Any advantage to having a light on a timer in the early AM verses the evening?

Discussion in 'Managing Your Flock' started by keystone, Feb 14, 2014.

  1. keystone

    keystone Out Of The Brooder

    Jan 14, 2014
    Currently, I am lighting the coop with a timer, using a LED bulb during the evening to supplement natural light. The LED has no heat and only uses 7 watts but puts out the equivalent of a 75watt bulb. The flock gets 14 hrs total. My thinking is that as the days become longer the chickens will be accustomed to the natural light. The feed store guy is of the opinion of having a light on in the early hours and letting them roost when it gets dark. I'm aware of the argument for not lighting at all and would prefer not to go there:). My flock has a closed run and an auto coop door. Does it matter when they get the additional light? If so, what are the benefits?
  2. aart

    aart Chicken Juggler! Premium Member

    Nov 27, 2012
    SW Michigan
    My Coop
    My light comes on at 3:30am and they go to roost with natural sunset.

    Just makes more sense to me that they settle down to roost with the sunset at night rather than have the light go boom, off, totally dark (where I live there are no street or yard lights) at 8-9-10pm.

    You'll still need to adjust the timer either way as the days grow longer.

    Others will disagree, I think it's up to your personal preference.
  3. keystone

    keystone Out Of The Brooder

    Jan 14, 2014
    Thanks for the opinion. Curious what others think?
  4. RoostersCrow HensDeliver!

    RoostersCrow HensDeliver! Chillin' With My Peeps

    Apr 11, 2011
    SE Michigan
    I also agree with the light on in the morning. For the same reasoning, I wouldn't want my hens panicking after the light suddenly being gone and then struggling to get up to their roosts in the dark.
  5. ChickenCurt

    ChickenCurt Chillin' With My Peeps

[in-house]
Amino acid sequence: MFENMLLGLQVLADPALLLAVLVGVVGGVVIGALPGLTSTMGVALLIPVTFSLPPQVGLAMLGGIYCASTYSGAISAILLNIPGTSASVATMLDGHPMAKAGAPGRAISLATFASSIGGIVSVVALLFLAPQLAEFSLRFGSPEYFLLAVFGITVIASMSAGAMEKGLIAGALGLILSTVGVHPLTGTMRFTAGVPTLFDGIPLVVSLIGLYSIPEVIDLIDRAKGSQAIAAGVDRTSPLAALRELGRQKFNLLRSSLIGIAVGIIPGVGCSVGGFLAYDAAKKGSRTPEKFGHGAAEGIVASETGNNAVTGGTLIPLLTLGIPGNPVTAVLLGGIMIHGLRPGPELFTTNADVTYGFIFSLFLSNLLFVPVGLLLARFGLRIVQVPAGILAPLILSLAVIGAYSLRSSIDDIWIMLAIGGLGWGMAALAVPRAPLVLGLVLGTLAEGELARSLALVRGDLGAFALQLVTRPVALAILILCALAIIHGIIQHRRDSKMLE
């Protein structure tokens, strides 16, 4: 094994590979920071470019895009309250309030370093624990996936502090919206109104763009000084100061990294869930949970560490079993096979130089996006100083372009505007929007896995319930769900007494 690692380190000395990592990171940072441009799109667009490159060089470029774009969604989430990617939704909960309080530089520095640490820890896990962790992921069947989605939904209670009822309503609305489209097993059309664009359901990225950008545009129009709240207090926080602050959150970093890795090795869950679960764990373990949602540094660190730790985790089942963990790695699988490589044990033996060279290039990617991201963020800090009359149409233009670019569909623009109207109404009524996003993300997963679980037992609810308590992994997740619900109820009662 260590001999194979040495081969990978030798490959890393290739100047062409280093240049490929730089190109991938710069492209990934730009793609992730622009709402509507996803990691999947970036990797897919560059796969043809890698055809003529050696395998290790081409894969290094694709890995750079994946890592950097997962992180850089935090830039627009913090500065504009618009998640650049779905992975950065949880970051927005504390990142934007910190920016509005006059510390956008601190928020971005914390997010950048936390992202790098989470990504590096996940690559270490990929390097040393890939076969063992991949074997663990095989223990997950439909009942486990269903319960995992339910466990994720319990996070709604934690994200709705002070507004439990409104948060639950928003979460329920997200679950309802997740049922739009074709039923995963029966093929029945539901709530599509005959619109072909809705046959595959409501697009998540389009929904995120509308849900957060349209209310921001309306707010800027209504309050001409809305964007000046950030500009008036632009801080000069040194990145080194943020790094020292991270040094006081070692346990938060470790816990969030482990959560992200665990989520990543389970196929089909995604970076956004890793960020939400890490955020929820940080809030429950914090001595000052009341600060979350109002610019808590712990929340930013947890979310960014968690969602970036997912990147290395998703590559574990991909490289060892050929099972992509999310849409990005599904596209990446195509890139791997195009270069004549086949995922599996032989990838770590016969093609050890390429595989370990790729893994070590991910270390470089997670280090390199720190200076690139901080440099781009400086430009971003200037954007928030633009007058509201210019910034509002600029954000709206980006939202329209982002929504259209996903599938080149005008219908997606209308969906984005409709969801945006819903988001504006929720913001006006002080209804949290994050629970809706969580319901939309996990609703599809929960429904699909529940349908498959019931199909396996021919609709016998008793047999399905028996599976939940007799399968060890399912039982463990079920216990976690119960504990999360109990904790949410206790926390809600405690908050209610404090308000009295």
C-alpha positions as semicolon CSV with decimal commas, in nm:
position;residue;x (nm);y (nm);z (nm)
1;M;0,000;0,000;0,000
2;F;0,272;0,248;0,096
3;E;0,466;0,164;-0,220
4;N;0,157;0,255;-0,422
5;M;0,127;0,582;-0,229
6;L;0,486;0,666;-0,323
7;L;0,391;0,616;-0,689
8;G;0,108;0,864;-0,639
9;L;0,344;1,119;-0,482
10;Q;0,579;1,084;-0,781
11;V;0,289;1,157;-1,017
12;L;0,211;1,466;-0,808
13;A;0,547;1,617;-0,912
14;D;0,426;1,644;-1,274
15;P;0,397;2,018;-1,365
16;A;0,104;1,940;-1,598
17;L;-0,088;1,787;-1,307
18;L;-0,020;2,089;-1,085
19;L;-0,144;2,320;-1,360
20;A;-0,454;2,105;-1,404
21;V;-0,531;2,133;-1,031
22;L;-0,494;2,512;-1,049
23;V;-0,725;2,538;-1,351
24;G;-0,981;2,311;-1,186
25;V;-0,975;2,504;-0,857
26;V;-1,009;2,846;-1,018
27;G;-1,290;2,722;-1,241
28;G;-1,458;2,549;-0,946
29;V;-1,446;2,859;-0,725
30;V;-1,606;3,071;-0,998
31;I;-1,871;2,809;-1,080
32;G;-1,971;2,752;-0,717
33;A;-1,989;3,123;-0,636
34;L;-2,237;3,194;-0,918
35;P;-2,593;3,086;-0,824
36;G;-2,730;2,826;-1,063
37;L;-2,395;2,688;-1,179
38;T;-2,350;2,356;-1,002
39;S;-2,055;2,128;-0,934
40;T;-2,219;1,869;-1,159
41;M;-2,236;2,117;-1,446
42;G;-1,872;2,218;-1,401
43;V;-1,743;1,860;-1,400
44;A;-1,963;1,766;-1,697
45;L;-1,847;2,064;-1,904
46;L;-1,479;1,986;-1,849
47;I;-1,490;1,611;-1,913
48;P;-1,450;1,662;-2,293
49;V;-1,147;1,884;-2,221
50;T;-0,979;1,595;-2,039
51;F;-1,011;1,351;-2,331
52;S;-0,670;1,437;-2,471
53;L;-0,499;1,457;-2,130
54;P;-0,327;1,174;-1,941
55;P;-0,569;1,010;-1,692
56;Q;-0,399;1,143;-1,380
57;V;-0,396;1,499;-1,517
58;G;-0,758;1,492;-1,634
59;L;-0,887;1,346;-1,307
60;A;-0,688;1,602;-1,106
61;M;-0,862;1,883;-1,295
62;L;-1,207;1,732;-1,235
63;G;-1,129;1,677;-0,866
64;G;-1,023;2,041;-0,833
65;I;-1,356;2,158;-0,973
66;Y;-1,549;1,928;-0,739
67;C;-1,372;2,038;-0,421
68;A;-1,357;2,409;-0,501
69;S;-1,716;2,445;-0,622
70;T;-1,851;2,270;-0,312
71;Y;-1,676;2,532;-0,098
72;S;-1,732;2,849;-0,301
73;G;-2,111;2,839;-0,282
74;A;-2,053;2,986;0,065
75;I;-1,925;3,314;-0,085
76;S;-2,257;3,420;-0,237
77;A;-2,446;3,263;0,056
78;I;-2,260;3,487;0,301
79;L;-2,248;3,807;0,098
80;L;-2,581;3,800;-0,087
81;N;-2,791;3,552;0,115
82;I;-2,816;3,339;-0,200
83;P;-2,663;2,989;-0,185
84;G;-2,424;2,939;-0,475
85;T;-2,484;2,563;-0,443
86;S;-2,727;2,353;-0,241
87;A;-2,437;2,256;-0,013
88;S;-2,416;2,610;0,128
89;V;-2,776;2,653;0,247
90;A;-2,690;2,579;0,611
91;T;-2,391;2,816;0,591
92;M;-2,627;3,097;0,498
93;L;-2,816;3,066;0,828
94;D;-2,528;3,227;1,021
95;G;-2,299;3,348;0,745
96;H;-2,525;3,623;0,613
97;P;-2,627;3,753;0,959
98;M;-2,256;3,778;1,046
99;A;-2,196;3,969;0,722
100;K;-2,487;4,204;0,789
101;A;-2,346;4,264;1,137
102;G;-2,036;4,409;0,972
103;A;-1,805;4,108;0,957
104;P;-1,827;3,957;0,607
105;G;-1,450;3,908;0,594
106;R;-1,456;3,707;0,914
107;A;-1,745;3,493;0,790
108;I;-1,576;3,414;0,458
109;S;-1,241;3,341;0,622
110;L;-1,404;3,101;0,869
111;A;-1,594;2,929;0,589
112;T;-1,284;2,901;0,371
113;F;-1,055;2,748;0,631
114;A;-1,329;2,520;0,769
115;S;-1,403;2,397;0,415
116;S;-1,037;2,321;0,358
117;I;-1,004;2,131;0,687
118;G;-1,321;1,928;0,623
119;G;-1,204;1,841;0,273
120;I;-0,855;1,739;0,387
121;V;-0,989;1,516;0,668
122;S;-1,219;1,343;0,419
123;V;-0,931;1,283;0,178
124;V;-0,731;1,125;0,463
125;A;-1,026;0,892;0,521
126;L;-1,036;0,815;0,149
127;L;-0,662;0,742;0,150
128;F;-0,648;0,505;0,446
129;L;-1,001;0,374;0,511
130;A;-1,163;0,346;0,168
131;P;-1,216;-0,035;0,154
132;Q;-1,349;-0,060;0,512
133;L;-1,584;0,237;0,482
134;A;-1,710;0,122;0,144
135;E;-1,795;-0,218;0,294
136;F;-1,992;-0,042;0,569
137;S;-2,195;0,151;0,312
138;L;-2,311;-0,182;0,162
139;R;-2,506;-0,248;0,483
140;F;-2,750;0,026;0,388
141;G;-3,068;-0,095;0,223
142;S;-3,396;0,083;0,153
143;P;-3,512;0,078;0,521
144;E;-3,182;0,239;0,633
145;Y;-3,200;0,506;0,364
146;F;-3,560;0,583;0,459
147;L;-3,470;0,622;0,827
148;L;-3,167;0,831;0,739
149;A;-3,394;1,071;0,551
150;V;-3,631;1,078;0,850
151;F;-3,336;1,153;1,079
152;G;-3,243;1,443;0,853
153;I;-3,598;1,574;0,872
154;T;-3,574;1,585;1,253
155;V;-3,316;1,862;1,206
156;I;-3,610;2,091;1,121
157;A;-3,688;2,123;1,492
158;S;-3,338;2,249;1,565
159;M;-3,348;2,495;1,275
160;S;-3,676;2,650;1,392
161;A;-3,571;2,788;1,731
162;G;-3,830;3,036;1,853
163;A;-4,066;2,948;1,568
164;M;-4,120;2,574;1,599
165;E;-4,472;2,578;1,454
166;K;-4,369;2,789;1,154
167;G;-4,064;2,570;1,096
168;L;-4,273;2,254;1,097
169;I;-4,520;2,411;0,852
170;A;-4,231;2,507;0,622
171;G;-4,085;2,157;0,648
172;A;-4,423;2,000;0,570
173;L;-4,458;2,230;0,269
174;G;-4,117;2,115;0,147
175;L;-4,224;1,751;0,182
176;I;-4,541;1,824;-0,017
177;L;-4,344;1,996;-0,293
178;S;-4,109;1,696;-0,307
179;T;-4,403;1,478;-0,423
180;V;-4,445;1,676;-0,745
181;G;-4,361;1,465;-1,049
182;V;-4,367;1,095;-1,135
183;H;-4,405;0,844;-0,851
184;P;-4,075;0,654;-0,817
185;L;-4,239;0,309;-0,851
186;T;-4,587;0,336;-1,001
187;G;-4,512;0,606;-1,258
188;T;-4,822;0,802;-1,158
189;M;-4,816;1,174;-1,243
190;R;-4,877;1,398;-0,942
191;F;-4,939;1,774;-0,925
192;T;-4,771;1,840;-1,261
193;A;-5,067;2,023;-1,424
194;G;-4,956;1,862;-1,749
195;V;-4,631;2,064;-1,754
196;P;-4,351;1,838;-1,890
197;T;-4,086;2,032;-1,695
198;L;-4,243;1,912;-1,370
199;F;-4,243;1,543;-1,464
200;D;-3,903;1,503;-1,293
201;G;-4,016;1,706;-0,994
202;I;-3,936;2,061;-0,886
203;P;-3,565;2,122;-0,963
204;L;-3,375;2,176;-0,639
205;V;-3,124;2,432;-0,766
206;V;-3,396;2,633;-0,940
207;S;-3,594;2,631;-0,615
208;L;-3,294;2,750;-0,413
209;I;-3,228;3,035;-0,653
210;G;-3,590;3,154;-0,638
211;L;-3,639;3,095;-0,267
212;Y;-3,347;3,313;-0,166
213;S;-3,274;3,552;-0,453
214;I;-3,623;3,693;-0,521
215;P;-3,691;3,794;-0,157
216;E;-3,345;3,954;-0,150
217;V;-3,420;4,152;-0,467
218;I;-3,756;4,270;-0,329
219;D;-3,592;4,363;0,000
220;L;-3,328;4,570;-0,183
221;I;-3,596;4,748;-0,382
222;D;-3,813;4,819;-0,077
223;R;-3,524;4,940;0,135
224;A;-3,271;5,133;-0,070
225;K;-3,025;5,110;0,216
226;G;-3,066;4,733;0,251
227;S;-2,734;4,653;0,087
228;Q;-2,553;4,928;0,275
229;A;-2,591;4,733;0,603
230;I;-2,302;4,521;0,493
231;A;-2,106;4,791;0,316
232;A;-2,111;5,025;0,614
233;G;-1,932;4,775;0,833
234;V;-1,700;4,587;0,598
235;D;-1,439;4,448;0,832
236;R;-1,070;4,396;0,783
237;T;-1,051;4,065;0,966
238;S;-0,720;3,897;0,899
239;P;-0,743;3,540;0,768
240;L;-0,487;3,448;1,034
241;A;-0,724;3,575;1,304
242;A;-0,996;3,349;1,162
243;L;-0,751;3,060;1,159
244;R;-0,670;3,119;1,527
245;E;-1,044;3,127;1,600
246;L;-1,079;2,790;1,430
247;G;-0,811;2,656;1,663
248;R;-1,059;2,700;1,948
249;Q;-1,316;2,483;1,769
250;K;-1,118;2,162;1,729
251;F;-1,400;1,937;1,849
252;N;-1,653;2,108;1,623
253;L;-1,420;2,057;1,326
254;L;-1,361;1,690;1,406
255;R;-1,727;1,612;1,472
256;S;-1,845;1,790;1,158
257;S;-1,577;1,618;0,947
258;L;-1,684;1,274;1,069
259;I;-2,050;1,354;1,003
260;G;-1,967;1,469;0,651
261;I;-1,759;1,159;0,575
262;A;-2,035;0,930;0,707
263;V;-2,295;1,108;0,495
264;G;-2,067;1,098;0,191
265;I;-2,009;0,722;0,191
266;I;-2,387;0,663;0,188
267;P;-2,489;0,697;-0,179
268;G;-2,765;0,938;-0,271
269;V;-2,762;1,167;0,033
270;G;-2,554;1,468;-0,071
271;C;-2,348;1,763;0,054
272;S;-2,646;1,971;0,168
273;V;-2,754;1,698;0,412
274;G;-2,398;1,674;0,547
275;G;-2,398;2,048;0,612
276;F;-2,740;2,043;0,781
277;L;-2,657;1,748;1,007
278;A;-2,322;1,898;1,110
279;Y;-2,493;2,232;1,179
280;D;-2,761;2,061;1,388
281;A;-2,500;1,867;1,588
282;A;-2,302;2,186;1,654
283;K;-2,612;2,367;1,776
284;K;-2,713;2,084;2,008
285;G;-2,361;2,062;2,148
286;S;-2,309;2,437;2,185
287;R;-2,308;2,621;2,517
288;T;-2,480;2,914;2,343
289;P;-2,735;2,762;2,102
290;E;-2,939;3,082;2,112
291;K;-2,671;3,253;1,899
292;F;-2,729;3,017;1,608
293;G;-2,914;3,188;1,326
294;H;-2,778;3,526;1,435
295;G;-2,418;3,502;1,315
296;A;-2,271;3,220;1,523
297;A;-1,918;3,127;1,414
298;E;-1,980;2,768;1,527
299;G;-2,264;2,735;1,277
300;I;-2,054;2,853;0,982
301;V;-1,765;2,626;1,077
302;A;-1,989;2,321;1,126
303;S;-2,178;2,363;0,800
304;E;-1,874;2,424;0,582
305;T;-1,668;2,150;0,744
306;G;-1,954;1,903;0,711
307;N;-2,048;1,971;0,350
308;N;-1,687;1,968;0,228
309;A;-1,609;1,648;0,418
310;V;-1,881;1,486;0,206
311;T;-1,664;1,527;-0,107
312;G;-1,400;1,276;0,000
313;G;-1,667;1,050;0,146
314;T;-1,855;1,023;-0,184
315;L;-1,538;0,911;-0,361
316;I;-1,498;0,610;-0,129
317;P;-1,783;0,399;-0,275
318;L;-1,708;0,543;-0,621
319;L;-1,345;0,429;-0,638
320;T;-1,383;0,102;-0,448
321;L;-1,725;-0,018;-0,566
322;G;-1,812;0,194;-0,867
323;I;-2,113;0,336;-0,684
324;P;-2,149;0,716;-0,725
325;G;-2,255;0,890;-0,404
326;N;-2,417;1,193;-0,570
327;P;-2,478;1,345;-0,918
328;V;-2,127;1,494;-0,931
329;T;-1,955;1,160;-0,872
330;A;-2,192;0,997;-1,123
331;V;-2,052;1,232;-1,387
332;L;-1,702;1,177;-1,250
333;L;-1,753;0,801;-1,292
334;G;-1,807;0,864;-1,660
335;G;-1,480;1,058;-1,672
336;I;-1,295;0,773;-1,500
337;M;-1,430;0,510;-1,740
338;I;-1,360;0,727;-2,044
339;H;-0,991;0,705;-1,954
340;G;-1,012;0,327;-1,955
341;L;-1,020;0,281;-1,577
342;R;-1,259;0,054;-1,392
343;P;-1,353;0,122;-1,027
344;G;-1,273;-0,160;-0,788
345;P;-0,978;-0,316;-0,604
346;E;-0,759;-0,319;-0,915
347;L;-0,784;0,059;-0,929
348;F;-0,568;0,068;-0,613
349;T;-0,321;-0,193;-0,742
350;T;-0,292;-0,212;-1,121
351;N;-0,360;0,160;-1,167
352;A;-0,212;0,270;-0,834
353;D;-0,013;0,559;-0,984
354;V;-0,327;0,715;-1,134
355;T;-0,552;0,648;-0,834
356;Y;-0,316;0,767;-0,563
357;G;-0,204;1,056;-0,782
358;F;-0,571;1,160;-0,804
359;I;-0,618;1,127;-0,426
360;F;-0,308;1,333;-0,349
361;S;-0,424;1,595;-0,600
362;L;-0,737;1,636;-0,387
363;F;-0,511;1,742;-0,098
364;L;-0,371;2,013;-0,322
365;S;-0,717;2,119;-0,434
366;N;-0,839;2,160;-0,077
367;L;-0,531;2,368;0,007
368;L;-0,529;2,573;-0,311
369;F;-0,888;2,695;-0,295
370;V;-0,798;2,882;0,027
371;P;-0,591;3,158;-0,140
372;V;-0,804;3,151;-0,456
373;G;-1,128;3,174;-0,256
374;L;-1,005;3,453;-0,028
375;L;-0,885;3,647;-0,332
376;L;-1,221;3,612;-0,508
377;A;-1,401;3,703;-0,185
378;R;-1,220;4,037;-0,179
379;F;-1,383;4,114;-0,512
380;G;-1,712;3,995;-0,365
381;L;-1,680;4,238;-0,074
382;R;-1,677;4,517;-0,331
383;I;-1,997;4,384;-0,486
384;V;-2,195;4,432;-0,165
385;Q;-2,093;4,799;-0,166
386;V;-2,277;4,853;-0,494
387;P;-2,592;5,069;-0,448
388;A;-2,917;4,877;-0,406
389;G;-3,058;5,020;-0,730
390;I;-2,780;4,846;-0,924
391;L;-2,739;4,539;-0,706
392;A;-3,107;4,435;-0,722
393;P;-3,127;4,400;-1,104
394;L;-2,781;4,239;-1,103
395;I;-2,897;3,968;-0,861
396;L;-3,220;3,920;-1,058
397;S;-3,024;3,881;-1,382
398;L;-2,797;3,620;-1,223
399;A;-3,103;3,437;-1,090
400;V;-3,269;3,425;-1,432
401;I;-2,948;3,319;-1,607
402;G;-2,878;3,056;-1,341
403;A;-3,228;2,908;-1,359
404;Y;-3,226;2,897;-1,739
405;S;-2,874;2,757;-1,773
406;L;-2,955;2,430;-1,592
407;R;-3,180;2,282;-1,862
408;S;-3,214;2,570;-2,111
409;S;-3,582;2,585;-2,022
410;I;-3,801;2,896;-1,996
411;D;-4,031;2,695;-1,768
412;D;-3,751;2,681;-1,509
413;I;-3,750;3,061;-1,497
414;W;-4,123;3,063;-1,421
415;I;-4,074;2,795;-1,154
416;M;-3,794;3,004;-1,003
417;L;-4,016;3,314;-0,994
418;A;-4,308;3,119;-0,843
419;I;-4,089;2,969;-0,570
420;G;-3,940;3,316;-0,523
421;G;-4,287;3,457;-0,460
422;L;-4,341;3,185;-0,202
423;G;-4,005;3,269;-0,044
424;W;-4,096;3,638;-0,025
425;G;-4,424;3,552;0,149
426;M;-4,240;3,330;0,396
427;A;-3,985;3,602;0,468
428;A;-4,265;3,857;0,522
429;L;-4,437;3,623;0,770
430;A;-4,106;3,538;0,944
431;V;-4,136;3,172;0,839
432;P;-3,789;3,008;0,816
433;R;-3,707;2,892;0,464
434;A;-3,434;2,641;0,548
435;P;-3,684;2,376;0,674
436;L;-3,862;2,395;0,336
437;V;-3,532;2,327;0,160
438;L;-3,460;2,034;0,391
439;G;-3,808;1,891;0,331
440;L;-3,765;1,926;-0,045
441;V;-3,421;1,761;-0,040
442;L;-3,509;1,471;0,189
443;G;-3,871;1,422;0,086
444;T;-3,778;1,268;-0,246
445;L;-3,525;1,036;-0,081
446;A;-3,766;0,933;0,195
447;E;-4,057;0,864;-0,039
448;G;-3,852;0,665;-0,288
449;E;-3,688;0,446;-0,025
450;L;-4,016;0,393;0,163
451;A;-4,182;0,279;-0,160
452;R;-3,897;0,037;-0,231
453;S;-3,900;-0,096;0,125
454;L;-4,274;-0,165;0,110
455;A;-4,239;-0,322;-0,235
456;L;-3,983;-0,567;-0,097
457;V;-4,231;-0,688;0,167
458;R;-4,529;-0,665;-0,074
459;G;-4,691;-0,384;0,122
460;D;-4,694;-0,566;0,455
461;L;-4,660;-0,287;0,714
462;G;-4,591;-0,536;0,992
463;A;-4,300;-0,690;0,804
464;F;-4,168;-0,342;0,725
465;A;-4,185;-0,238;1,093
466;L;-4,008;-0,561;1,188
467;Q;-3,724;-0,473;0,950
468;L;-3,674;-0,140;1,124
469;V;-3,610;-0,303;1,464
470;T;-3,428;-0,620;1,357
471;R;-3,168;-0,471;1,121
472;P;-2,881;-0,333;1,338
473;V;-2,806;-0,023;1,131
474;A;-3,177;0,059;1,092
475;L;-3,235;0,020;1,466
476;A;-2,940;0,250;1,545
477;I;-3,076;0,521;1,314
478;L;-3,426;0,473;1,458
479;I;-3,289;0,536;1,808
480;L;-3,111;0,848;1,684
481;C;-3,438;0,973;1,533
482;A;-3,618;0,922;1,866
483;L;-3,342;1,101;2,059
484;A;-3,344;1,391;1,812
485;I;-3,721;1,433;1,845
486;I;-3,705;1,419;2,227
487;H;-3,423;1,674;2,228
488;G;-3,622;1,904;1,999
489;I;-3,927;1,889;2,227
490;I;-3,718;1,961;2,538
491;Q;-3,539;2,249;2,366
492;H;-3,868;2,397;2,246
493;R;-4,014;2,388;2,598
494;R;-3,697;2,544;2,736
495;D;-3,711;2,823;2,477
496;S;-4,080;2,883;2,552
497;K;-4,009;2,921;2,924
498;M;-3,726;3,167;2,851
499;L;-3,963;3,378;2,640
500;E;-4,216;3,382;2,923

Jan 2, 2014
    If I were to use fake daylight it'd be morning for the reasons stated; letting them mellow naturally with the sunset. If one opted differently maybe a dimmer type is available?[​IMG]
  6. Den in Penn

    Den in Penn Chillin' With My Peeps

    Dec 15, 2011
    SE Pa.
    I use light at night. Had other lights on in the barn after theirs went off for a while found out they know when the lights will go out and are on the roost before theirs goes out even if it is the last light out. Animals have a sense of time. Also having the light on at night means the rooster isn't up to crow just before the light comes on a 3:00 am.
  7. Eggcessive

    Eggcessive Flock Master

    Apr 3, 2011
    southern Ohio
    I have found that only 12 hours of light is enough to keep them laying well through winter, and best achieved by setting the light to come on at 5 AM, then the timer goes off at 5 PM allowing them to go to roost at dusk. When days get longer, I adjust the timer to come on at 6 AM, going off at 6 PM. I have observed my chickens not knowing what to do when their light goes off after dark. They cannot see to get on roosts, so I choose to let them go to roost when the light normally goes out at dusk.
  8. GD91

    GD91 Chillin' With My Peeps

    Aug 1, 2013
    I have always have my light go off at the same time each night.

    I've never found hens "stranded" because they are always all on their roosts about 2 hours before the light goes off anyway. They just all sit on their roosts looking out of their window.

    The reason I extend light at night is because I have to cockerels who crow at dawn. So no 3:30AM light for me, not in the middle of a town!

    It depends on your setup, if your hens where not brought up with the lights going "Boom" off at a certain hour then, yeh, you will probably find birds all over the place.

BackYard Chickens is proudly sponsored by